Long term effects of early life stress on HPA circuit in rodent models

Lucy Babicola, Rossella Ventura, Sebastian Luca D'Addario, Donald Ielpo, Diego Andolina, Matteo Di Segni

Research output: Contribution to journalArticlepeer-review


Adaptation to environmental challenges represents a critical process for survival, requiring the complex integration of information derived from both external cues and internal signals regarding current conditions and previous experiences. The Hypothalamic–pituitary–adrenal axis plays a central role in this process inducing the activation of a neuroendocrine signaling cascade that affects the delicate balance of activity and cross-talk between areas that are involved in sensorial, emotional, and cognitive processing such as the hippocampus, amygdala, Prefrontal Cortex, Ventral Tegmental Area, and dorsal raphe. Early life stress, especially early critical experiences with caregivers, influences the functional and structural organization of these areas, affects these processes in a long-lasting manner and may result in long-term maladaptive and psychopathological outcomes, depending on the complex interaction between genetic and environmental factors. This review summarizes the results of studies that have modeled this early postnatal stress in rodents during the first 2 postnatal weeks, focusing on the long-term effects on molecular and structural alteration in brain areas involved in Hypothalamic–pituitary–adrenal axis function. Moreover, a brief investigation of epigenetic mechanisms and specific genetic targets mediating the long-term effects of these early environmental manipulations and at the basis of differential neurobiological and behavioral effects during adulthood is provided.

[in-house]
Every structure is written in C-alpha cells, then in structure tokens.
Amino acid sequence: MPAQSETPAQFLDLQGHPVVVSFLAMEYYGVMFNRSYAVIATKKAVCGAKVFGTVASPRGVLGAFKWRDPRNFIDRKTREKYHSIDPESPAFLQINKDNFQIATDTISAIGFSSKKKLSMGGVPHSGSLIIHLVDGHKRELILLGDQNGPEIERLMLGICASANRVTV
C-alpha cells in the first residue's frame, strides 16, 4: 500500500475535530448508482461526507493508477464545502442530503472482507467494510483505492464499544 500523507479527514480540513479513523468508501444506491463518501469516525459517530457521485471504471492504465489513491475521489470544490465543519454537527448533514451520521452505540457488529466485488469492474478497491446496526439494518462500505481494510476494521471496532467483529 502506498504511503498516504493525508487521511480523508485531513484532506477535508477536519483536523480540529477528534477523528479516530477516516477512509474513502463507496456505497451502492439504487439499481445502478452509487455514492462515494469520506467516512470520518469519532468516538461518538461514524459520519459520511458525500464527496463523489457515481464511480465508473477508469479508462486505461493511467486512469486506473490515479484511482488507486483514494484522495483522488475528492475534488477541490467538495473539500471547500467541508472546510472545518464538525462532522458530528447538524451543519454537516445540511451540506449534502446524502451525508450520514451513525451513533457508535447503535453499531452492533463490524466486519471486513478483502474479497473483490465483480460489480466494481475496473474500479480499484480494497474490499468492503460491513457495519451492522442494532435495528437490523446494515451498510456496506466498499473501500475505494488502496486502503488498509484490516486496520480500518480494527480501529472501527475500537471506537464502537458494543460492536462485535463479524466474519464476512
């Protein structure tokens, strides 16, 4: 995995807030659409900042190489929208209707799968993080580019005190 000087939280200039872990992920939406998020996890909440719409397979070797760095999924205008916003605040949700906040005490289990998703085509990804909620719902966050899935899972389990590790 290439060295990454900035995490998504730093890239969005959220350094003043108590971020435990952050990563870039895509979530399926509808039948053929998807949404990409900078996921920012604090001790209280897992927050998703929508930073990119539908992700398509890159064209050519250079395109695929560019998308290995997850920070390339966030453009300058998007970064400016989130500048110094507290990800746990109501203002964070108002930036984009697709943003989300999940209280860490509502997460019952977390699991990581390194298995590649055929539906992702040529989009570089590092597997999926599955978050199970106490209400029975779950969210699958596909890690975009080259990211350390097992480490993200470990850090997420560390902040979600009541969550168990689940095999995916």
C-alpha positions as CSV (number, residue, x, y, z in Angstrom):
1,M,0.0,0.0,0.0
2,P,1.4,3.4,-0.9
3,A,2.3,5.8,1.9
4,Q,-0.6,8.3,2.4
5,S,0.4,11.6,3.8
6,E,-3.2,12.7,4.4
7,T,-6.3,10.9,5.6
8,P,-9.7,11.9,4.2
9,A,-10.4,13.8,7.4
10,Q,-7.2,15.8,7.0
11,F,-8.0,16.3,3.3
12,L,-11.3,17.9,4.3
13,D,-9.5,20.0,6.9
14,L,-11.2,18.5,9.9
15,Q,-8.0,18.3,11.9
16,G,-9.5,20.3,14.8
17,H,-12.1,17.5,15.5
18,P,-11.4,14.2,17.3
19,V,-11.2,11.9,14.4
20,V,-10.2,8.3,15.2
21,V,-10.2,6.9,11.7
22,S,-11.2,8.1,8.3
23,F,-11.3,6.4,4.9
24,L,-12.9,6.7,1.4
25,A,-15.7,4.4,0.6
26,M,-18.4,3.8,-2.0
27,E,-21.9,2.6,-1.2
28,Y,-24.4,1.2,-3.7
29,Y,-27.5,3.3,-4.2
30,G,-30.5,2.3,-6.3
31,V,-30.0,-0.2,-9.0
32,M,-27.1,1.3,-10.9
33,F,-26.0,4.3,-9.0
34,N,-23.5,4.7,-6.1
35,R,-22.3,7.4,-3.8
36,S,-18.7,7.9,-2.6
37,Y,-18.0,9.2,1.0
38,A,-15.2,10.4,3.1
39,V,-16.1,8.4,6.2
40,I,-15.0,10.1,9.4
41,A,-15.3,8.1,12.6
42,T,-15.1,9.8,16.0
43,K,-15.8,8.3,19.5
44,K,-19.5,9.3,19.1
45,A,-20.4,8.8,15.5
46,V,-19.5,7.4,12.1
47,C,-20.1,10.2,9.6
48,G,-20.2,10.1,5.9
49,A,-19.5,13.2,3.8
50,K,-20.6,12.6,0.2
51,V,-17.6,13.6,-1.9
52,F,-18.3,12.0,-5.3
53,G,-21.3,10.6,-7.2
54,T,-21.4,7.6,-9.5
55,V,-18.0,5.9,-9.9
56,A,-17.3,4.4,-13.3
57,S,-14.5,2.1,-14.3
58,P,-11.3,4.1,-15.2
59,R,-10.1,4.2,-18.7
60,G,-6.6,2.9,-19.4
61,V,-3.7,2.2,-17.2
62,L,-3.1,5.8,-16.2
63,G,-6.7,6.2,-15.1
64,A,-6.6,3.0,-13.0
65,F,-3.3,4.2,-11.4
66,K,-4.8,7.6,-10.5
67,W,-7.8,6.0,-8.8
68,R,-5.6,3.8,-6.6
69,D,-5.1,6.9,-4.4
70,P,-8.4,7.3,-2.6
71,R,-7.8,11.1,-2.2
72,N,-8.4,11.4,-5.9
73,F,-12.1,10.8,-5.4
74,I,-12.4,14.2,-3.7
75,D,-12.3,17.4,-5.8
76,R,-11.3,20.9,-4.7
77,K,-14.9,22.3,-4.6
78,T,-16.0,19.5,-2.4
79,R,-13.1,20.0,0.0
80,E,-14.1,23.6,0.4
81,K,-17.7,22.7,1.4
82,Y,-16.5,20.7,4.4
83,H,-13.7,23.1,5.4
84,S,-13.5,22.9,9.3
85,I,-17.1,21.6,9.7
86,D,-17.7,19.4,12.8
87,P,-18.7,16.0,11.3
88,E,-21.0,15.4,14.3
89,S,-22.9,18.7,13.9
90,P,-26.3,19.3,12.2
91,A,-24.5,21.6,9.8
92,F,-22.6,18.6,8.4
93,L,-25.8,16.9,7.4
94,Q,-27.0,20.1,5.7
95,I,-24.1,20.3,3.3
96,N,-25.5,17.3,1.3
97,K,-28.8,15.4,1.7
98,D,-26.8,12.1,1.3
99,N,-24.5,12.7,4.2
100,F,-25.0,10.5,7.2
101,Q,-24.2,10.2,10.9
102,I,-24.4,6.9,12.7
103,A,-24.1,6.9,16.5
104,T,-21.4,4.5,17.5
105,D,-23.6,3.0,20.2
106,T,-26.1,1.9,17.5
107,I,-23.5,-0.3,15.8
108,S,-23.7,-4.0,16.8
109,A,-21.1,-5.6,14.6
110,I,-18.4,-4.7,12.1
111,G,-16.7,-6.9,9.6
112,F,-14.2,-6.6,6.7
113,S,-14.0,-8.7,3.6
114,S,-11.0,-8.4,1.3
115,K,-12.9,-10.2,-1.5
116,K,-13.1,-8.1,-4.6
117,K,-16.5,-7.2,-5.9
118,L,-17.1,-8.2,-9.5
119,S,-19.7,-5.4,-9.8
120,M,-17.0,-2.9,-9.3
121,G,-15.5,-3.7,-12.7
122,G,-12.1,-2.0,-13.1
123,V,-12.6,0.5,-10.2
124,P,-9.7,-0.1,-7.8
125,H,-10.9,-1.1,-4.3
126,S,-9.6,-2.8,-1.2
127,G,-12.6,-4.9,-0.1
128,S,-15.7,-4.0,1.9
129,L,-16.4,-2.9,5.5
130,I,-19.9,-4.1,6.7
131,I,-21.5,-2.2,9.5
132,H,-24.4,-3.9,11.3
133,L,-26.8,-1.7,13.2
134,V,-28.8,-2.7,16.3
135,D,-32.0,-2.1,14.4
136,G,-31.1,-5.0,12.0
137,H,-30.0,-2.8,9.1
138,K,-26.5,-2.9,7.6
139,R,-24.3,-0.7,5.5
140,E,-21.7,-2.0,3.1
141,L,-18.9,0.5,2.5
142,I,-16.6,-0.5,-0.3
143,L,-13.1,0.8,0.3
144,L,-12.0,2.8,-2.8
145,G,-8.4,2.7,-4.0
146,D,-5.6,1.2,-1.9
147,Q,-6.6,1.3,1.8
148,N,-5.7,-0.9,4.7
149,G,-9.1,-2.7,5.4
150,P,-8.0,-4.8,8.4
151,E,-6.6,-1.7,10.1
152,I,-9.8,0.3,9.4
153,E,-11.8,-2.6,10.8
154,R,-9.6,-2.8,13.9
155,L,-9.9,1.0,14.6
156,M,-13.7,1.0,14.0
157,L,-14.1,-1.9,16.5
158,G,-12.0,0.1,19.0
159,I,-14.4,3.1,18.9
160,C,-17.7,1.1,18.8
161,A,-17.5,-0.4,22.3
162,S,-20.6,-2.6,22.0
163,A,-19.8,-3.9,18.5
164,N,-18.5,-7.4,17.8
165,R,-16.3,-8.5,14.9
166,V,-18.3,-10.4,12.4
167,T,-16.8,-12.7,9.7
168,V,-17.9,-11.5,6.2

Original languageEnglish
Article number111125
JournalMolecular and Cellular Endocrinology
Publication statusE-pub ahead of print - Dec 2020


  • Animal models
  • Early stress
  • HPA circuit
  • Rodents

ASJC Scopus subject areas

  • Biochemistry
  • Molecular Biology
  • Endocrinology


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